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Maybe It's Not Easy Being Thin

07/04/2016 11:51

When I was 13, I was told by a boy that I looked anorexic. Can you imagine being accused of having a serious eating disorder that affects too many young girls? I was angry and I could do nothing about it. Yes, my thumb and index finger could wrap around my ankles and wrists and I had a noticeable thigh gap, but I was NOT anorexic. I ate three meals a day and a lot of food in between, but not matter what I told him, he still insisted that I must have an eating disorder. The comment was one I didn't forget. At such a young and vulnerable age, I felt like I was too thin and my body was wrong and ugly. And I was stuck with it. No matter what I did to try and change it, nothing happened. Not even eating all of the junk food in the world would've changed it.

These types of comments continued later into my teen years. Only this time, from people close to me. When I was 15, I was told by a family member that I was "too skinny" and "needed to get some meat on my bones." They laughed, thinking it was a throwaway comment. But to me it wasn't. It brought back emotions that I had buried from two years ago and I, yet again, began feeling uncomfortable with my natural body shape. I never starved myself, I ate when I felt like it or when I was hungry, I just didn't put on any weight. And yet again, I had people who I looked up to telling me that what I was doing must be wrong because I was thin.

When I was 16, I decided eat more healthy food to get a more athletic figure. This included eating salads for lunch. I still remember the looks I got from people close to me as they said "Why are you eating that? You don't need to lose weight." Even after assuring them that I wasn't eating a salad to lose weight, I was doing it to be healthy; they still told me that I already have a healthy body with no clue of what I was actually doing with it.

At around this time, images were circulating social media that were essentially body shaming thin women. Images of models captioned 'This is not what a real woman looks like' or 'give the girl a burger' and another image of a curvy woman on a bed captioned 'men don't want to spoon a bag of bones'.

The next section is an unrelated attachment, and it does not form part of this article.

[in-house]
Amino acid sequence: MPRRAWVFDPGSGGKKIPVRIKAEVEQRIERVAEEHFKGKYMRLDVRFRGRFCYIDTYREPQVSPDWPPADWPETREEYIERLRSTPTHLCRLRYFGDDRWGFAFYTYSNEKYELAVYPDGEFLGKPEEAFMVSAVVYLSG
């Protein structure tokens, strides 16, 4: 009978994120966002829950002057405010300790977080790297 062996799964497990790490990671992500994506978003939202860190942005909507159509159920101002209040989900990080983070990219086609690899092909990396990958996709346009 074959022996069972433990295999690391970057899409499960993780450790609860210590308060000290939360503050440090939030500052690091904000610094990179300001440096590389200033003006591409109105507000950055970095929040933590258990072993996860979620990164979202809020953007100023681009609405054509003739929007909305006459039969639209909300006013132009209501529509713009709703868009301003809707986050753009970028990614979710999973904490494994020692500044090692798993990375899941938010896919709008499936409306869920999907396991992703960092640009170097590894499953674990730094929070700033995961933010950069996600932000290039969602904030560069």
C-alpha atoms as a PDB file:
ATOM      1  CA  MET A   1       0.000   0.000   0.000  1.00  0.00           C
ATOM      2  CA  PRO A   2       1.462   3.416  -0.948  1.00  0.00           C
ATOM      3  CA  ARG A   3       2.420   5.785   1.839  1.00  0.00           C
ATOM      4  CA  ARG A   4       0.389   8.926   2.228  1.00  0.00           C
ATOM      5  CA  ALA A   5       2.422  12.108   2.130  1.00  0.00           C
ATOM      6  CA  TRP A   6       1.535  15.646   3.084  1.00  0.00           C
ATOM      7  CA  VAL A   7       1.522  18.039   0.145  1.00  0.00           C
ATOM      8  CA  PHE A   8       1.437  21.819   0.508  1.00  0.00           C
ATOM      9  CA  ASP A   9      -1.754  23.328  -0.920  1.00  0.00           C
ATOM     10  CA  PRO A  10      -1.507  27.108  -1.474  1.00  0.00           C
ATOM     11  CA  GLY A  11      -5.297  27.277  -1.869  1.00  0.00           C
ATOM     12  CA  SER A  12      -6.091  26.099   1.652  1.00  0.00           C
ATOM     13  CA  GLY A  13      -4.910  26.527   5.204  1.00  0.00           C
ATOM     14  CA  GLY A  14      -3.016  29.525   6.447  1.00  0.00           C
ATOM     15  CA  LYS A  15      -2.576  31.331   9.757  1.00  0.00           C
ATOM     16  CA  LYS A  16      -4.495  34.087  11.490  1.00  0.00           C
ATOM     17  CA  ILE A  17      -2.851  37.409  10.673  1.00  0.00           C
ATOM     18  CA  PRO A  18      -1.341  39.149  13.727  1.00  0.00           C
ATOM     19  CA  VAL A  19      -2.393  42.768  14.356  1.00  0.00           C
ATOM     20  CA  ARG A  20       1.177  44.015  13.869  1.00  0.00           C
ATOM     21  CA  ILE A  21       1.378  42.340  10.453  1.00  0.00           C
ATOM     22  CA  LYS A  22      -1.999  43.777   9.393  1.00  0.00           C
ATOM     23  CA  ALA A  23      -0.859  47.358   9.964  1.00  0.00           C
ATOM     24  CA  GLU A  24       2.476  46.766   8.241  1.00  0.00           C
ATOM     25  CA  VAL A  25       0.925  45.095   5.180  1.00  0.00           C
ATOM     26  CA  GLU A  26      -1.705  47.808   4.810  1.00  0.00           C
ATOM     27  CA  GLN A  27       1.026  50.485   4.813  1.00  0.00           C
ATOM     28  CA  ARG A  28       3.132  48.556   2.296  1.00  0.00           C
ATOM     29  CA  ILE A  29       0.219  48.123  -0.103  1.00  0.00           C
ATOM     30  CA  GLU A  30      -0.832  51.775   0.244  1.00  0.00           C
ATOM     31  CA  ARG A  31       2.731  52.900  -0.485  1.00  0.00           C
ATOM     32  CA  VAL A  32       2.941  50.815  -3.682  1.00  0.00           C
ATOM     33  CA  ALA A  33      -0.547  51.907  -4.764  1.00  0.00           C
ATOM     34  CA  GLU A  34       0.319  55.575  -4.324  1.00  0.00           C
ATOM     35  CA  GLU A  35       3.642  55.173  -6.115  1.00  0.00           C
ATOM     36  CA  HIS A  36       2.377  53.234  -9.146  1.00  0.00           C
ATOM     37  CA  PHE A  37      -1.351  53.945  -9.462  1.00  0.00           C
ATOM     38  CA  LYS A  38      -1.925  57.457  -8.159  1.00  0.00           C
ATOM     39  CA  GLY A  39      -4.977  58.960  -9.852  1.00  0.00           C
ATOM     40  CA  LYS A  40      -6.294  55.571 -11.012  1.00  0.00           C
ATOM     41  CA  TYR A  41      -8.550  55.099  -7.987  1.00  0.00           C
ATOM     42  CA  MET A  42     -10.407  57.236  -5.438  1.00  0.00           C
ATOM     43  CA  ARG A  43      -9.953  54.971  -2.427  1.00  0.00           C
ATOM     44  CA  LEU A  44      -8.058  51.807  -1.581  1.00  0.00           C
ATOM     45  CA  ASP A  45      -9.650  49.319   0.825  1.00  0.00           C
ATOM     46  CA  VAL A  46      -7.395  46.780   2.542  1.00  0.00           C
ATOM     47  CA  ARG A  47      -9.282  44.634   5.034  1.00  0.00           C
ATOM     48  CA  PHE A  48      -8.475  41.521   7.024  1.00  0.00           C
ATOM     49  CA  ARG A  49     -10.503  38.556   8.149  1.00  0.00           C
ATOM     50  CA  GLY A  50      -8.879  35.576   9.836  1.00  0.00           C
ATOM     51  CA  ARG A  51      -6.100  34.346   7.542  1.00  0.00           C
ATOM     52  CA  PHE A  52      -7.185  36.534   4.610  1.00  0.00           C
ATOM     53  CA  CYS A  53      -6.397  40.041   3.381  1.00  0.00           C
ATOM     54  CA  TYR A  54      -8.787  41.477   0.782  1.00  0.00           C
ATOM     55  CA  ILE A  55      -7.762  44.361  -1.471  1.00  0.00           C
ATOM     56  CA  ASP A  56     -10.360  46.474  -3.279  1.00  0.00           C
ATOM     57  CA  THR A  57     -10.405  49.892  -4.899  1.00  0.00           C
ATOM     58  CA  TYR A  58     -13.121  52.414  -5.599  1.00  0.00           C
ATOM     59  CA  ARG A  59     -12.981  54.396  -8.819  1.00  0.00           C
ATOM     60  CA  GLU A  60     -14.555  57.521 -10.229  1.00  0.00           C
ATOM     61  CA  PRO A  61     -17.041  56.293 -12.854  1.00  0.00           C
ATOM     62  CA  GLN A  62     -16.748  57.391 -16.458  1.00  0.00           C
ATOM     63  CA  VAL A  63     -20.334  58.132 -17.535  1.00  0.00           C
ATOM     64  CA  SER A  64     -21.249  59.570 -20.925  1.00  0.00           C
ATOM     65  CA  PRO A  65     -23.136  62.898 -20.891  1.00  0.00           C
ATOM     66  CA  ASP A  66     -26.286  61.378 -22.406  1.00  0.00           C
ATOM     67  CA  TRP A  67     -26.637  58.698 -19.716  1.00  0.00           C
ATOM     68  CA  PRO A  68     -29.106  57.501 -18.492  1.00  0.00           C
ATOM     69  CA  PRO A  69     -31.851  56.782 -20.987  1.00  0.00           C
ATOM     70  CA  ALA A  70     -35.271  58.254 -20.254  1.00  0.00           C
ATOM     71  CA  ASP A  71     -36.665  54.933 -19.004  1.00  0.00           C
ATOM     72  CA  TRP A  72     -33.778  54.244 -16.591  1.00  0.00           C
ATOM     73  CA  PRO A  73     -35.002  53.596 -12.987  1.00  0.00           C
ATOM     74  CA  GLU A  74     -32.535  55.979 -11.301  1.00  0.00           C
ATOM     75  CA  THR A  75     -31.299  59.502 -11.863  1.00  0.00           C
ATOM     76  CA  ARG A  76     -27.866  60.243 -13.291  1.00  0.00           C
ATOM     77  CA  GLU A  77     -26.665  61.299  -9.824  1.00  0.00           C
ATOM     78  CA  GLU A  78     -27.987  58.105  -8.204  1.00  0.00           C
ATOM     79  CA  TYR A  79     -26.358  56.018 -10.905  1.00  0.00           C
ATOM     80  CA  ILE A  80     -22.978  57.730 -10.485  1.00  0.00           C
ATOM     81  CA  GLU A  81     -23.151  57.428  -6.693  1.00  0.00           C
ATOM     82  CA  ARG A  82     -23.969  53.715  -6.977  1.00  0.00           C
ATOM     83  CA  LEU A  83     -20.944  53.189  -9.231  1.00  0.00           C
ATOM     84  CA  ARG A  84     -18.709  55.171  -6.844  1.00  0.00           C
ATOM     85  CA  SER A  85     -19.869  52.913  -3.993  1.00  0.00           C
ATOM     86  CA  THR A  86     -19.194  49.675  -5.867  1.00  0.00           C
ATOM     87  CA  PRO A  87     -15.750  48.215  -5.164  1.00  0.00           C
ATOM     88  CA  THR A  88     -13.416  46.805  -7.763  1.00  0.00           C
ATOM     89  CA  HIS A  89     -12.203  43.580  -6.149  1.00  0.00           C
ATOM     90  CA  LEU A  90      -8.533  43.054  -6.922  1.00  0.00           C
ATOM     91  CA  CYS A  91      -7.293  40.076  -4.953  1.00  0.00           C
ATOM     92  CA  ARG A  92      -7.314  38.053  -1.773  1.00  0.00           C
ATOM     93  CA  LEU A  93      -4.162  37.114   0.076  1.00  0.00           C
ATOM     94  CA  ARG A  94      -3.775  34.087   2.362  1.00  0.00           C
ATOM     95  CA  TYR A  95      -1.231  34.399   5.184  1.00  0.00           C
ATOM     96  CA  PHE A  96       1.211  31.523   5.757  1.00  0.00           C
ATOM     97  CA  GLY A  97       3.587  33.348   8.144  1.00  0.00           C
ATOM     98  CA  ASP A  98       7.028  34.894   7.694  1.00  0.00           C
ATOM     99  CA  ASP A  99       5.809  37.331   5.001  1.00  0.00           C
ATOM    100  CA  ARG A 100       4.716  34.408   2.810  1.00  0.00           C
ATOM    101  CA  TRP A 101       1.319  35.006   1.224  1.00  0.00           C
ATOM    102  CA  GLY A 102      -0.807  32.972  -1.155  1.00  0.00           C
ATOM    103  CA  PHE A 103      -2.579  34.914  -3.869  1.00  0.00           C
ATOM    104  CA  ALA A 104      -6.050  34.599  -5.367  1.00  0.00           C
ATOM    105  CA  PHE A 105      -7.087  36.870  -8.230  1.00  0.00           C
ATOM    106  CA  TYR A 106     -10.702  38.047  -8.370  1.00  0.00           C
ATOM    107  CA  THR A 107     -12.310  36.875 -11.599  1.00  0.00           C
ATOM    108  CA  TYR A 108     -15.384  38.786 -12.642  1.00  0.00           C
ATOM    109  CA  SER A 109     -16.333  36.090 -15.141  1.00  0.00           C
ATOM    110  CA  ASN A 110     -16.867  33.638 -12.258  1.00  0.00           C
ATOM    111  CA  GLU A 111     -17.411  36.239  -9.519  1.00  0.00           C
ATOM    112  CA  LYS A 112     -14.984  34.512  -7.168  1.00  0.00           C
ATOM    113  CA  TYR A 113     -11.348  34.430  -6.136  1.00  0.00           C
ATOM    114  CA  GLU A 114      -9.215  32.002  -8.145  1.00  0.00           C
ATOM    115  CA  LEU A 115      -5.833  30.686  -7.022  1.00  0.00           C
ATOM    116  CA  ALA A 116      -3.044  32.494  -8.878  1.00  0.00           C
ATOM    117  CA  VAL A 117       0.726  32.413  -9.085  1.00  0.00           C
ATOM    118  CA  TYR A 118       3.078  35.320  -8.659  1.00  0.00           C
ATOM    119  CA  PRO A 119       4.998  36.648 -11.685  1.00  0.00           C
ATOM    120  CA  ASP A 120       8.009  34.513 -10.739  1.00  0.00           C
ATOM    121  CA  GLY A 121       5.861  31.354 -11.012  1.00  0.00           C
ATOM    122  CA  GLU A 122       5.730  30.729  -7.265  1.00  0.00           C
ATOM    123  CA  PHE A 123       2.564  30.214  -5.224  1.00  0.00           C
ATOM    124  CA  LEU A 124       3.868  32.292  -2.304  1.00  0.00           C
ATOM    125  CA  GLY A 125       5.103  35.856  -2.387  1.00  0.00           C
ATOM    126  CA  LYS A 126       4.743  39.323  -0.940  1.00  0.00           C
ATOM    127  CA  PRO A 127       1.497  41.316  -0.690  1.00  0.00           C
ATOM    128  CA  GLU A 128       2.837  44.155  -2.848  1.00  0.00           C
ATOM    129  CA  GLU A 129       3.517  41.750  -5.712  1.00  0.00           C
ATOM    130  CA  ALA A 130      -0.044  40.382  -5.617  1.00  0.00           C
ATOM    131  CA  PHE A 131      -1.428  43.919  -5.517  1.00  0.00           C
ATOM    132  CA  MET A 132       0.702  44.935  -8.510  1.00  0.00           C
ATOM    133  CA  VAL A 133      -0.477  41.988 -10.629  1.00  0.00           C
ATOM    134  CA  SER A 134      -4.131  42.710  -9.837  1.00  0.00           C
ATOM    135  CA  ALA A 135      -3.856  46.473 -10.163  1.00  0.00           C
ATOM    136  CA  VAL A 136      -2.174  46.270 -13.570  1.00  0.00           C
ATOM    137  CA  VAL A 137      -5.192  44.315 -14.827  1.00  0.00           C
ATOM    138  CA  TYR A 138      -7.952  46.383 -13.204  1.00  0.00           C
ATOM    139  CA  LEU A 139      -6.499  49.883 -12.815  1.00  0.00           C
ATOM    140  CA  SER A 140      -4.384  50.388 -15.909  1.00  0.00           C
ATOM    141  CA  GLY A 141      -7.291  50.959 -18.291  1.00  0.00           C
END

It was at that point I decided enough is enough.

I would no longer be shamed for having a naturally thin body.

I would no longer be made to feel inferior.

I would no longer think my body is unnatural and ugly.

And I would do this the only way I knew how, by celebrating my body and writing a book on my experience called 'Never Mind My Thigh Gap.'

Now, at 19 years old, I have never felt more comfortable in my own skin. In fact, I love my body and embrace my figure, no longer feeling that I have to hide behind baggy clothing. And I will not let anyone tell me what I need to do with my body.

But that doesn't mean that thin shaming has stopped. I still hear the same comments being made. It's frustrating, and what's even worse is that people don't realise the impact that they can have on a young person.

Our young people need to be taught that when it comes to body shapes, there is no normal. Everyone's body is different. Curves are beautiful, but so are no curves. We need to start accepting that no woman is the same rather than holding one particular body as the desirable one.

Us, as women, need to stop turning on each other and making other women feel inferior. We to stop making one side feel better by putting the other down, because body image isn't particular to one body size, it can affect everyone.

Growing up, I was always the thin friend. And it was harder than you think.

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